By Aslam Kakar
December 22nd, 2015
On Sunday, a bomb explosion killed at least 25 Shia Muslims in Eidgah Bazar in Parachinar, the capital of Kurram Agency. The attack also left as many wounded. The sectarian outfit Lashkar-e-Jhangvi al-Alami took the responsibility. It also claimed that the bomb blast was a revenge of the participation of people from Parachinar in crimes against Syrian Muslims by Bashar al-Asad and Shia Iran.
This attack was a demonstration of the most long-held sectarian violence inflicted on the believers of this faith. Shia Muslims in Pakistan have been persecuted in thousands, particularly, since President Zia’s implementation of radical Islamic ideology in the country in 1980s. The Hazara Shias in the Balochistan province have suffered the most.
Yet, the Pakistani state has failed in protecting this religious minority from persecution by violent sectarian Sunni groups. Despite a series of lethal and massive attacks on Shia Muslims, there has not been a clear recognition of genocide of the people of this community, both at society and state levels. There has also been a failure of understanding the fine line between religious extremism and terrorism and sectarianism. Religious extremism and terrorism has targeted the Pakistani state and has inflicted suffering on all Pakistanis including the innocent APS school children; whereas sectarianism is the most lethal offshoot of the former phenomenon that is specifically directed at religious minorities like Shias and Ahmedis.
Consequently, this gap in understanding at the normative level is also reflected in the state’s policy to counter the overall specter of religious terrorism. The crux of Pakistan’s counter-terrorism policy manifests that the state has responded so far in three distinct ways to as many categories of extremist outfits operating on its soil. One, groups like the Tehrik-e-Taliban Pakistan and the Baloch ethno-nationalist insurgents that are at war with the state have been dealt with the policy of zero-tolerance. In the TTP case, this is particularly so in the aftermath of APS school attack last December in Peshawar. Two, other groups like Lashkar-e-Jangvi (LeJ), Lashkar-e-Tayaba (LeT), and the Haqqani Network that have been active outside Pakistan, for example, in India and Afghanistan, still seem to enjoy the state’s soft corner.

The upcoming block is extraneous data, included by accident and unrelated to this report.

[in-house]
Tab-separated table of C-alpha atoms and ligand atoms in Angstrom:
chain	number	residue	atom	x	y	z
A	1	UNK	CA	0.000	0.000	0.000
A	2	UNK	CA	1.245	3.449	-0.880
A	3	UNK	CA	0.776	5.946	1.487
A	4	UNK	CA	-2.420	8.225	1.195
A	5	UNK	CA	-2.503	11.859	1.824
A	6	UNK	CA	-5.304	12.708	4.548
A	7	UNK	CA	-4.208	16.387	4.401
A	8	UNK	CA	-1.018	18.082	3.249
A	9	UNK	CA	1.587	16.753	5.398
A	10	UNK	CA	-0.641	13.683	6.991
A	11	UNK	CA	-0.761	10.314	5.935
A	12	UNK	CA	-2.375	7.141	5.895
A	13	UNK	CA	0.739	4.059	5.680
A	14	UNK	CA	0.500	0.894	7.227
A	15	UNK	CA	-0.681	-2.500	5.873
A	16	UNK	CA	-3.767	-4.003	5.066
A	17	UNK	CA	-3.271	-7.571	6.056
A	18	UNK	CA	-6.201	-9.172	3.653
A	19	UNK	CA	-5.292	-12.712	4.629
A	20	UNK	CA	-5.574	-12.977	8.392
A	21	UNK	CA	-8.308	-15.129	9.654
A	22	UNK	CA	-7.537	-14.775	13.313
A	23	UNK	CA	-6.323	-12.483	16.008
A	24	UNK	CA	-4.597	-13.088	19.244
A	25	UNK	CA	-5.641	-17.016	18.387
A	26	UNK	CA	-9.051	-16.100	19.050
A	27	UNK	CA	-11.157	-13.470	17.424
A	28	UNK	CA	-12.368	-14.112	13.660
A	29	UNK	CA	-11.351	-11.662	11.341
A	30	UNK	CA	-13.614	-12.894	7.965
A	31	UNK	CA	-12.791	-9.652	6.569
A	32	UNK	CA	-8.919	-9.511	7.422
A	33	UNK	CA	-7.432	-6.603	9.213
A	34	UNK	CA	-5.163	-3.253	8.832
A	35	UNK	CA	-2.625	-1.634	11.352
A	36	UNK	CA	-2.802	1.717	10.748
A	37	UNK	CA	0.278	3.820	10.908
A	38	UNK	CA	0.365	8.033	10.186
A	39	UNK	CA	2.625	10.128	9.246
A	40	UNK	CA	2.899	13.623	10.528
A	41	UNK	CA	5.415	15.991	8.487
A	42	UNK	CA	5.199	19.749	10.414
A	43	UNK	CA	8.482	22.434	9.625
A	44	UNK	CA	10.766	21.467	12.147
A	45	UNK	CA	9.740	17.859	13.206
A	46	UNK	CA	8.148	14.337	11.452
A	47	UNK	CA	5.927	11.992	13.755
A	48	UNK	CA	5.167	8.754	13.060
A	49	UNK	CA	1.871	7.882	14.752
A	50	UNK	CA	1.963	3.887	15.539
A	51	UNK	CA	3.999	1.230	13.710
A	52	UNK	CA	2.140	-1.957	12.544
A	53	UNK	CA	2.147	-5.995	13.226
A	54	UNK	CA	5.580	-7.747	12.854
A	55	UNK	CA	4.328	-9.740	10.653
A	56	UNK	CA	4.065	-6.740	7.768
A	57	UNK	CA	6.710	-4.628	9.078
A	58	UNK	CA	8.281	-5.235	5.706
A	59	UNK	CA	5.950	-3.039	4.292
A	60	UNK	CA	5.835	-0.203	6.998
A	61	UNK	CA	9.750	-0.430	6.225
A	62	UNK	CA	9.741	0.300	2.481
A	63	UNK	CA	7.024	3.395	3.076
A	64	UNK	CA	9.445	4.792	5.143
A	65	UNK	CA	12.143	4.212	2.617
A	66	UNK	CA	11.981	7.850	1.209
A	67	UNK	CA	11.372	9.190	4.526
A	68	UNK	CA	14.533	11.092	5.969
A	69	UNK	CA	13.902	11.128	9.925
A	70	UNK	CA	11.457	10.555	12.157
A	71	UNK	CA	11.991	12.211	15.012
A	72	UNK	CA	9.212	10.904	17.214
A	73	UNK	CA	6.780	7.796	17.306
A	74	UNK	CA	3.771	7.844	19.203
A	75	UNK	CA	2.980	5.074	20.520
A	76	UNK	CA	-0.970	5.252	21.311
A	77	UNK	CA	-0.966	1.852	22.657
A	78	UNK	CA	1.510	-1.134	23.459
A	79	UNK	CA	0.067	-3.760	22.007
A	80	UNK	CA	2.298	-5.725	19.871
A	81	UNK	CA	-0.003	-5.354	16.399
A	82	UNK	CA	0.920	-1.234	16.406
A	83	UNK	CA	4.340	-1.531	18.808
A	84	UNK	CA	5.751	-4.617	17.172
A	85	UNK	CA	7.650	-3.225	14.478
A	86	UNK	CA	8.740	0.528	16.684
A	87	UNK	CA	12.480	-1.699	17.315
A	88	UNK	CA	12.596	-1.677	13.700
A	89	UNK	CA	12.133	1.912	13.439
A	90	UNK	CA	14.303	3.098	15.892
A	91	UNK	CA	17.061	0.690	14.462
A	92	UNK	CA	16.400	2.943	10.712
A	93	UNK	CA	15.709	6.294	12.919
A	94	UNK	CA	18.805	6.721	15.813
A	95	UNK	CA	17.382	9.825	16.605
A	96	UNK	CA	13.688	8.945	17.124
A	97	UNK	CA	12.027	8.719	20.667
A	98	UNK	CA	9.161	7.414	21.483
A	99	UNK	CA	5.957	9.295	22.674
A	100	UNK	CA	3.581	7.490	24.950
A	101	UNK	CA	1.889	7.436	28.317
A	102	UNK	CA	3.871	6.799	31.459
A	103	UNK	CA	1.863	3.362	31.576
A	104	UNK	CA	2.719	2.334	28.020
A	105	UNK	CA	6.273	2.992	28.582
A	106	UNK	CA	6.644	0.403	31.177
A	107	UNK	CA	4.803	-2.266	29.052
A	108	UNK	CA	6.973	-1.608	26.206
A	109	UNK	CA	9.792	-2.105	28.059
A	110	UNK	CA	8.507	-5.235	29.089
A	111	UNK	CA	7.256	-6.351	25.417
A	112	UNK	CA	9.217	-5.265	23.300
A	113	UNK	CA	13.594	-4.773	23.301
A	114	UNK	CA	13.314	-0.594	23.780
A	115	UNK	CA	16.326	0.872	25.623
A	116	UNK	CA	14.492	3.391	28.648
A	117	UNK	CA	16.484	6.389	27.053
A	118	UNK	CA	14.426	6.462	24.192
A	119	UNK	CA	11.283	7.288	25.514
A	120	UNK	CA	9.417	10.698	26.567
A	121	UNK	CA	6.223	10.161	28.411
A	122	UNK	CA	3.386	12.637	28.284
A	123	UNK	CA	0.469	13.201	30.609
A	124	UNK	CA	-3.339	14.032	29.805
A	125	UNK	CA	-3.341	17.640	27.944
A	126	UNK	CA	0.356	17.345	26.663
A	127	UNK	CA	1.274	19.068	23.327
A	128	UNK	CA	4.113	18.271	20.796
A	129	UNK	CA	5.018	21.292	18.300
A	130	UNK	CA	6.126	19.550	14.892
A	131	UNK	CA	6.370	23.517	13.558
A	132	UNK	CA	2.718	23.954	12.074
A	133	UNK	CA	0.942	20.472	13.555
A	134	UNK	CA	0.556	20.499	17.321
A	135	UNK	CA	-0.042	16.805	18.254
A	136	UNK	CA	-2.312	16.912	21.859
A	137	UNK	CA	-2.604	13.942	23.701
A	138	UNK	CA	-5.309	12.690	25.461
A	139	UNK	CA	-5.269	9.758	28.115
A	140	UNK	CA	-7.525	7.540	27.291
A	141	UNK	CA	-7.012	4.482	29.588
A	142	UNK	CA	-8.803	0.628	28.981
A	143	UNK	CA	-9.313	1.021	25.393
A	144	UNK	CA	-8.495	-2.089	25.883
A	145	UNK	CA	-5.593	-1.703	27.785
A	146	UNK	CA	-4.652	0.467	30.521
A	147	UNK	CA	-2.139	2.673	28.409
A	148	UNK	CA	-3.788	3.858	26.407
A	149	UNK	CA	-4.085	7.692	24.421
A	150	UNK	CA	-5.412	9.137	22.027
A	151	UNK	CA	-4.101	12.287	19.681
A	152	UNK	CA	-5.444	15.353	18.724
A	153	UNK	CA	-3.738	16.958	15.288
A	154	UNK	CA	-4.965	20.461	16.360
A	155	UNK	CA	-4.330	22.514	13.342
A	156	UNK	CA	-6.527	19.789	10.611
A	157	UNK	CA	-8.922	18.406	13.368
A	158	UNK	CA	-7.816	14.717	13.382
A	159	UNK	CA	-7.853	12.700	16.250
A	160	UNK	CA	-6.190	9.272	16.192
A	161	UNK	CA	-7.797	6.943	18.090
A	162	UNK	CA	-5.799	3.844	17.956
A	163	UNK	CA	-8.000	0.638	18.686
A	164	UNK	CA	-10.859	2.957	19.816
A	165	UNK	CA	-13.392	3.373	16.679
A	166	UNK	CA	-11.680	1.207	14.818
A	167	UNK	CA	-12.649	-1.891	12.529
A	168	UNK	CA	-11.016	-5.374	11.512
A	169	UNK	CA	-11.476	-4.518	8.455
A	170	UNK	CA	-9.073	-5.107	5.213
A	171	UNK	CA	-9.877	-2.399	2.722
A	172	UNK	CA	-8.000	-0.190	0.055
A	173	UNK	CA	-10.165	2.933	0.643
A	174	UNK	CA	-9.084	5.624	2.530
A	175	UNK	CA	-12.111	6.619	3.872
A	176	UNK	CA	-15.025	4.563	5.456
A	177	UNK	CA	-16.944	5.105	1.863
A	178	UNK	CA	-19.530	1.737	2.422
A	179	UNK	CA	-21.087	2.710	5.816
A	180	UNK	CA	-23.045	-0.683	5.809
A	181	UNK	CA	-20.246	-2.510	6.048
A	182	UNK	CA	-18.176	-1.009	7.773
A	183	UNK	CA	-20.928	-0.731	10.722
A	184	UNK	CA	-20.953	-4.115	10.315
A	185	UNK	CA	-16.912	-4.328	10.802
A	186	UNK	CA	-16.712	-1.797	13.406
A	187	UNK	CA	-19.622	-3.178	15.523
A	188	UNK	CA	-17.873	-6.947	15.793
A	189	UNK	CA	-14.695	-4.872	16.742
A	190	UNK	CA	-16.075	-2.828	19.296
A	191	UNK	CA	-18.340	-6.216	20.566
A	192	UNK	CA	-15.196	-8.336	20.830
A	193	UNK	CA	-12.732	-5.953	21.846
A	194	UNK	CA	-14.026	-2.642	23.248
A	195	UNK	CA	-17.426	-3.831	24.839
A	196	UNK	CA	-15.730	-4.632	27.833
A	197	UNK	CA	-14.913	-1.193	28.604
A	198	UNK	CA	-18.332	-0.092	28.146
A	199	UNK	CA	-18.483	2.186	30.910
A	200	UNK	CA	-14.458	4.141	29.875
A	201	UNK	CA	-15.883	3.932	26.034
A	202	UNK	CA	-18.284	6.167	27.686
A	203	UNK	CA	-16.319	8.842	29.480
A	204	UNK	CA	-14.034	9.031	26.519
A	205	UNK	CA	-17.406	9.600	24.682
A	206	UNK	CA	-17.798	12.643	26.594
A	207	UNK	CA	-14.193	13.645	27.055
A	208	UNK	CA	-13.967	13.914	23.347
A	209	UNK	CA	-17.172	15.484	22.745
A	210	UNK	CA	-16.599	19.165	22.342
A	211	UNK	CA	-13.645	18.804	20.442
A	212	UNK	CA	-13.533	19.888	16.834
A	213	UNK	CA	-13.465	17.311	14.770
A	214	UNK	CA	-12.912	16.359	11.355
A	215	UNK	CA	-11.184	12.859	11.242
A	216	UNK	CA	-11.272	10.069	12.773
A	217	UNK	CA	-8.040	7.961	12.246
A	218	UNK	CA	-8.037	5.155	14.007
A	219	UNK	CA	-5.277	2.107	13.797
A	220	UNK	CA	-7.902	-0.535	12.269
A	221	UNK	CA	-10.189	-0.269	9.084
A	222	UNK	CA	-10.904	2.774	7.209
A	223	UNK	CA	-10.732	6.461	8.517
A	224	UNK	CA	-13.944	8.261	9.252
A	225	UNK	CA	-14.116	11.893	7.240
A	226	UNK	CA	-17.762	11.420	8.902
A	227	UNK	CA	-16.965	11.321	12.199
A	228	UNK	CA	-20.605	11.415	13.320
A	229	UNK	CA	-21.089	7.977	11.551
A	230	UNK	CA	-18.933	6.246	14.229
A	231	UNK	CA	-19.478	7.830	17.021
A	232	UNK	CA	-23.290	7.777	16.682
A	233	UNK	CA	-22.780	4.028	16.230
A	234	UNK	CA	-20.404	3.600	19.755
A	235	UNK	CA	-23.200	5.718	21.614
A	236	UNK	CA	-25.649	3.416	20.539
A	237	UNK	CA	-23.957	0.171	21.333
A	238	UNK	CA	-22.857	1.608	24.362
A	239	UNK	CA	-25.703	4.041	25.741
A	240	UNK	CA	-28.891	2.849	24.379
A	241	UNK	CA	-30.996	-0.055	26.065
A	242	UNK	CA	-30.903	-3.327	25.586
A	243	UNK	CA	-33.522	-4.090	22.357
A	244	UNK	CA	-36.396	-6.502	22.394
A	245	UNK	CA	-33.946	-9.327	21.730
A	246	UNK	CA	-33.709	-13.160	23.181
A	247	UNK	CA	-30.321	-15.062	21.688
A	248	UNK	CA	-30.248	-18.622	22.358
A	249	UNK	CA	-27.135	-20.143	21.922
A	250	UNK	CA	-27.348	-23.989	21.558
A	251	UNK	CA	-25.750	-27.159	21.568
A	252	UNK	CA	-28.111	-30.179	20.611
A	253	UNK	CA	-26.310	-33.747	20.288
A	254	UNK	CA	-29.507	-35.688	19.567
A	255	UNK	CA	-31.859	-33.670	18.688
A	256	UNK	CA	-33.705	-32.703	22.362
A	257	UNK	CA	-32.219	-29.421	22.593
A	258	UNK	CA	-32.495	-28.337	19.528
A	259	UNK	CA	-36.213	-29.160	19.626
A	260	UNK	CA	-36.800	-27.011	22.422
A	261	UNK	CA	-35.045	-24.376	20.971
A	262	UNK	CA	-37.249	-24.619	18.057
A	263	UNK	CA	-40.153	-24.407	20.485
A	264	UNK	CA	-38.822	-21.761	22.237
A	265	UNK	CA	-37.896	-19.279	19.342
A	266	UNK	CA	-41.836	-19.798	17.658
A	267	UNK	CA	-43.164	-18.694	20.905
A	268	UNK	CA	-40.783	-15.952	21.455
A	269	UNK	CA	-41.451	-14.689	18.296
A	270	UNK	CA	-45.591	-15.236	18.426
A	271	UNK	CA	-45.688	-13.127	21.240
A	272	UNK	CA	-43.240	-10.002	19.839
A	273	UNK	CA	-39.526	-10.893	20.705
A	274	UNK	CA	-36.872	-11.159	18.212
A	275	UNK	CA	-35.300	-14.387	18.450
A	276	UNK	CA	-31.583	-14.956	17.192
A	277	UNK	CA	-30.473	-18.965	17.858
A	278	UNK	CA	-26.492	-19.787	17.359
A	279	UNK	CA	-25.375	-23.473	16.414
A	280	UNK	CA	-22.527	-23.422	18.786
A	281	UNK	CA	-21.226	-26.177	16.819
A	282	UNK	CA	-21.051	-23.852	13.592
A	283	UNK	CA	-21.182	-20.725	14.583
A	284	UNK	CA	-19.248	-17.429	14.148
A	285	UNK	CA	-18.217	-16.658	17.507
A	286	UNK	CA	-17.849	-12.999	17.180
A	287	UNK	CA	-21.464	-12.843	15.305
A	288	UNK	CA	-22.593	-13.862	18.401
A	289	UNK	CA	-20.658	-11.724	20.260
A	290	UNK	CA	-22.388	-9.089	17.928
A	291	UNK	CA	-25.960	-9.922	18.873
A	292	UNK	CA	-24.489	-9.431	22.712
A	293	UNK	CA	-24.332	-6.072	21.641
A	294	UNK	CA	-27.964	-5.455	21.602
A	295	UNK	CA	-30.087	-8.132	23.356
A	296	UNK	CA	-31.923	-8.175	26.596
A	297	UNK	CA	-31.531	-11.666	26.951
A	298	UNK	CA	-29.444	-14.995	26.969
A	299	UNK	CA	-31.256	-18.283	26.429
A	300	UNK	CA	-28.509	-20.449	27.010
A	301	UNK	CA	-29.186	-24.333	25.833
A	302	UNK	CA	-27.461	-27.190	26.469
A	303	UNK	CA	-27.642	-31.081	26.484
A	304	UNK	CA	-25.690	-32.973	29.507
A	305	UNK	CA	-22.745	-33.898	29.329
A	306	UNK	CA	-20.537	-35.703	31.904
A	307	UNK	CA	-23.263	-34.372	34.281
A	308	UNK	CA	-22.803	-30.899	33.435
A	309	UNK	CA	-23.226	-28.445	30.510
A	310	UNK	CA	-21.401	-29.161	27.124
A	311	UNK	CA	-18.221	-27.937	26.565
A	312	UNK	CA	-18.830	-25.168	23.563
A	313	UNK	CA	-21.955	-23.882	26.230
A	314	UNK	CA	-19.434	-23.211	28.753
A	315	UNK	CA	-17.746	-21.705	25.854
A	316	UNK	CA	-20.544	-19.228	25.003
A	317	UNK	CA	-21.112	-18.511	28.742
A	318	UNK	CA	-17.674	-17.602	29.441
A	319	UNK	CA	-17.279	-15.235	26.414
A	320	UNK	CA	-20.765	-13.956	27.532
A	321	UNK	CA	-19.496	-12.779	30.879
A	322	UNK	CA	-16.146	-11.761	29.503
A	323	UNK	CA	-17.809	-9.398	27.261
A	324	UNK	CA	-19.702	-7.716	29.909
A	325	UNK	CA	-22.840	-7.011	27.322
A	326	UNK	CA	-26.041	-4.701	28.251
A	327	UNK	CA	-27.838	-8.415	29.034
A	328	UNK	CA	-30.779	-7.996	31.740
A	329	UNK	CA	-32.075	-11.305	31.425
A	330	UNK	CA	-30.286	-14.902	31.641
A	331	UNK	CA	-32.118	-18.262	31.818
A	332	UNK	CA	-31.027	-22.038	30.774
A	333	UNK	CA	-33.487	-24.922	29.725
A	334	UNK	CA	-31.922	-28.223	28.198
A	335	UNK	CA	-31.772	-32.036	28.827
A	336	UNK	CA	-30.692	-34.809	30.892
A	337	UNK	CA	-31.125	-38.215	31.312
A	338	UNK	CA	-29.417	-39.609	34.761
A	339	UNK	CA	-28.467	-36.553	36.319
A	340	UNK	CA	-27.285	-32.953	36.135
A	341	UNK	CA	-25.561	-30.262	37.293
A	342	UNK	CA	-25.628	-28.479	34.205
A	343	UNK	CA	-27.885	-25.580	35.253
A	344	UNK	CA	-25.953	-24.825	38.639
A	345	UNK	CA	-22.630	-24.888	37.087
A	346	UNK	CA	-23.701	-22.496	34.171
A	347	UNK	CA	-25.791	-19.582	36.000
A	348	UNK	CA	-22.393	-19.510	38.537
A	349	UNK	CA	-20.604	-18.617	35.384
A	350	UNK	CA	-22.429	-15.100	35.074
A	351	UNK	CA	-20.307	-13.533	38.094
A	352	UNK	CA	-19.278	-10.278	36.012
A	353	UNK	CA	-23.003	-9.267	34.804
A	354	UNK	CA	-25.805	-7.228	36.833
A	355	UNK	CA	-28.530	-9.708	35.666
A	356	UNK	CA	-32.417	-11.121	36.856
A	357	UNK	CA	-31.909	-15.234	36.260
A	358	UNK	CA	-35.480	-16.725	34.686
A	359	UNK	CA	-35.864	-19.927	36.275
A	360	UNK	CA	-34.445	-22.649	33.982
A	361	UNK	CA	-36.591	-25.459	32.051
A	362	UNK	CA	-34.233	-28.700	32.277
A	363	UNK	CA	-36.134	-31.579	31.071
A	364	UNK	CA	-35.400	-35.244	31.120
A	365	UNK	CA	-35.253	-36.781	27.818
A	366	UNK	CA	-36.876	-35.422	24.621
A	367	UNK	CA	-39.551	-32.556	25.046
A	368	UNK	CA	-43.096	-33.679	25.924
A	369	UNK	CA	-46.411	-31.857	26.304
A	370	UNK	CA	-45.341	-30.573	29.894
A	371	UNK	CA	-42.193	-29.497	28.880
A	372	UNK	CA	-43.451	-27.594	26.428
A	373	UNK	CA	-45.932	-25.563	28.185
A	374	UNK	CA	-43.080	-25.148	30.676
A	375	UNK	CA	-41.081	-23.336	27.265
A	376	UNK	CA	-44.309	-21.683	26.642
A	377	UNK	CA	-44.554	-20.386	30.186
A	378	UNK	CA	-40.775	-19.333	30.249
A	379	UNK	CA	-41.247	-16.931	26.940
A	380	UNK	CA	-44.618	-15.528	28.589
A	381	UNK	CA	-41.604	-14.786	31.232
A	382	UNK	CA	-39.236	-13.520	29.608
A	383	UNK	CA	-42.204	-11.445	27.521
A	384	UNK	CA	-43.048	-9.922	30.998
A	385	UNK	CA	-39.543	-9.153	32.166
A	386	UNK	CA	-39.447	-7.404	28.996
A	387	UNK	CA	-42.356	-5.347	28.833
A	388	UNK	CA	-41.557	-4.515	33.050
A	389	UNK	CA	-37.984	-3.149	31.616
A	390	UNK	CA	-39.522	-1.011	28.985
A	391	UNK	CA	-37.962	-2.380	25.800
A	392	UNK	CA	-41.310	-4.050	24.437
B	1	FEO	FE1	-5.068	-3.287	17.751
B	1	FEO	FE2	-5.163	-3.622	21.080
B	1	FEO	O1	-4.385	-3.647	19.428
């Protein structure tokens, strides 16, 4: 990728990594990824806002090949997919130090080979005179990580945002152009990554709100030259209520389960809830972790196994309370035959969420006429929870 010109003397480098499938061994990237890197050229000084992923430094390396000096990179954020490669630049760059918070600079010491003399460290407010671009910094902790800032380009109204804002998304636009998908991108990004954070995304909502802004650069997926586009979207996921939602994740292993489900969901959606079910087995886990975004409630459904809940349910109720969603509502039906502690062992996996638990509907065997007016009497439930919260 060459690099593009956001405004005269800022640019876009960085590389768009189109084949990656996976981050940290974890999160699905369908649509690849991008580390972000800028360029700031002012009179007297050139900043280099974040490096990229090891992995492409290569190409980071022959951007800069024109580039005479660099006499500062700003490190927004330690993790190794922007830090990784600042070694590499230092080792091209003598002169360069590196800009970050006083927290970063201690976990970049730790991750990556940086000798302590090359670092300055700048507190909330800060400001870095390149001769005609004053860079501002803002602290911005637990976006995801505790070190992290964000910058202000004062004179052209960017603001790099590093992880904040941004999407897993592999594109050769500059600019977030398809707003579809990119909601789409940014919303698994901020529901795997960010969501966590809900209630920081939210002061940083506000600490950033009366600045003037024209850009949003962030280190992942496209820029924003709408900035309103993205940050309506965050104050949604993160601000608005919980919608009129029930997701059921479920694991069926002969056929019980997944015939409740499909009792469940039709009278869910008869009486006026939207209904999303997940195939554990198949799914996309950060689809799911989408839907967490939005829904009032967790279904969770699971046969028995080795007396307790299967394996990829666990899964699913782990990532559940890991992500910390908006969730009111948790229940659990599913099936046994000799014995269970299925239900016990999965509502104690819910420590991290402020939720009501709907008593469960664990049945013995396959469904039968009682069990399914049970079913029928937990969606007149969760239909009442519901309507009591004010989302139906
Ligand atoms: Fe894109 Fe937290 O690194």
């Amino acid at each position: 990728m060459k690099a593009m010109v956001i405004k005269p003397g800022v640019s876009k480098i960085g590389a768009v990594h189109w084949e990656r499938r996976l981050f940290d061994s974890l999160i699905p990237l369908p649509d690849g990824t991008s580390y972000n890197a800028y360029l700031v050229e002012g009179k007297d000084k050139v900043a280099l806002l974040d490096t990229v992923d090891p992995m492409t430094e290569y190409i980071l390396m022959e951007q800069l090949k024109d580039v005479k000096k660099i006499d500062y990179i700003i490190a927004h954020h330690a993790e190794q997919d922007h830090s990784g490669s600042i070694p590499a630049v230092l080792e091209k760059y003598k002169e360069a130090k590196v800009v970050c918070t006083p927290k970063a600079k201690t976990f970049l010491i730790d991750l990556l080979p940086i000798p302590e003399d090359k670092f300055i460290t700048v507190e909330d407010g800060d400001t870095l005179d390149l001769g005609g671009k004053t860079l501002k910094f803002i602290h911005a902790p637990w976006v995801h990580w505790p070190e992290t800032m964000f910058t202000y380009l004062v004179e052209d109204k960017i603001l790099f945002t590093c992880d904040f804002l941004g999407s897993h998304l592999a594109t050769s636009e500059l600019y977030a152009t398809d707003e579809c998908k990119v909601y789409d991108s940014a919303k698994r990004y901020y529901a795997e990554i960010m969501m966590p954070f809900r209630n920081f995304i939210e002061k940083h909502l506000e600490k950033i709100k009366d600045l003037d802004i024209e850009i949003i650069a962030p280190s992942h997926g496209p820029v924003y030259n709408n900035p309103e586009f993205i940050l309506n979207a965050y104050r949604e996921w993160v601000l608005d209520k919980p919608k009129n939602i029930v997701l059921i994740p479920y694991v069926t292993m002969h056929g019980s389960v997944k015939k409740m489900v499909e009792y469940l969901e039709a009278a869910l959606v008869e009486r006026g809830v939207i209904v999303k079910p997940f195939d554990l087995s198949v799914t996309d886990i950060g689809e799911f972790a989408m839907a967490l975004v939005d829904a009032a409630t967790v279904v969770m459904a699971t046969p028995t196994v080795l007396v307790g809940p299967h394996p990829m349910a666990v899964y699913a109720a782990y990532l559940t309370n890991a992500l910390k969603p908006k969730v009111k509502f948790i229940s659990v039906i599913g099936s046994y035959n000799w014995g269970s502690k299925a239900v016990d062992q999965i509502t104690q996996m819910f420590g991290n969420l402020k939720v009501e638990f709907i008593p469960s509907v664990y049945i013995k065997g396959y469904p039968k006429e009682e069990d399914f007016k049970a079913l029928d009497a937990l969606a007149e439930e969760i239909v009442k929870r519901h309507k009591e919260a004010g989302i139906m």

The third category, which is hardly distinguishable from the first two because they all share similar radical Islamic ideology and support sectarian violence, includes groups like LeJ and LeT that target religious minorities. With the minor exceptions of the recent killings of Malik Ishaq, the late leader of Lashkar-e-Jhangvi, and his associates in police encounters, there is no clear policy at all against sectarian outfits.
Thus, this deliberate lack of holistic understanding of the issue and incoherent policy responses from the the government have created a safe haven for sectarian organizations. These groups thrive either on the state’s implicit support or its apathy to their religious militarism. They call Shias and Ahmedis Kaafir and publicly preach hatred and violence against them. Yet, the state and its law enforcement agencies seem far from taking any concrete action against them.
Being a signatory of international treaties and conventions on human rights and genocide, it is Pakistan’s primary responsibility to protect its religious minorities. Military operations against the TTP and the long overdue National Action Plan are welcome steps in countering the specter of religious militancy, but much needs to be done to eliminate the fears and suffering of Shia Muslims.
The state must curb sectarian outfits and radical religious seminaries which incite violence against the believers of minority faiths. It must create a free and safe environment where one faith does not take primacy over another. And where differences of faith are respected and resolved through dialogue, not violence. Doing so requires countering the radical and exclusivist Islamic ideology at all levels. For that purpose, ensuring the freedom of press and protection of journalists and human rights activists is a must. It also takes vibrant and organized police force and independent courts for ensuring the protection of religious minorities.
Aslam Kakar is a Fulbright Scholar & Education Consultant at the Oxford Institute and can be contacted on his e-mail email@example.com
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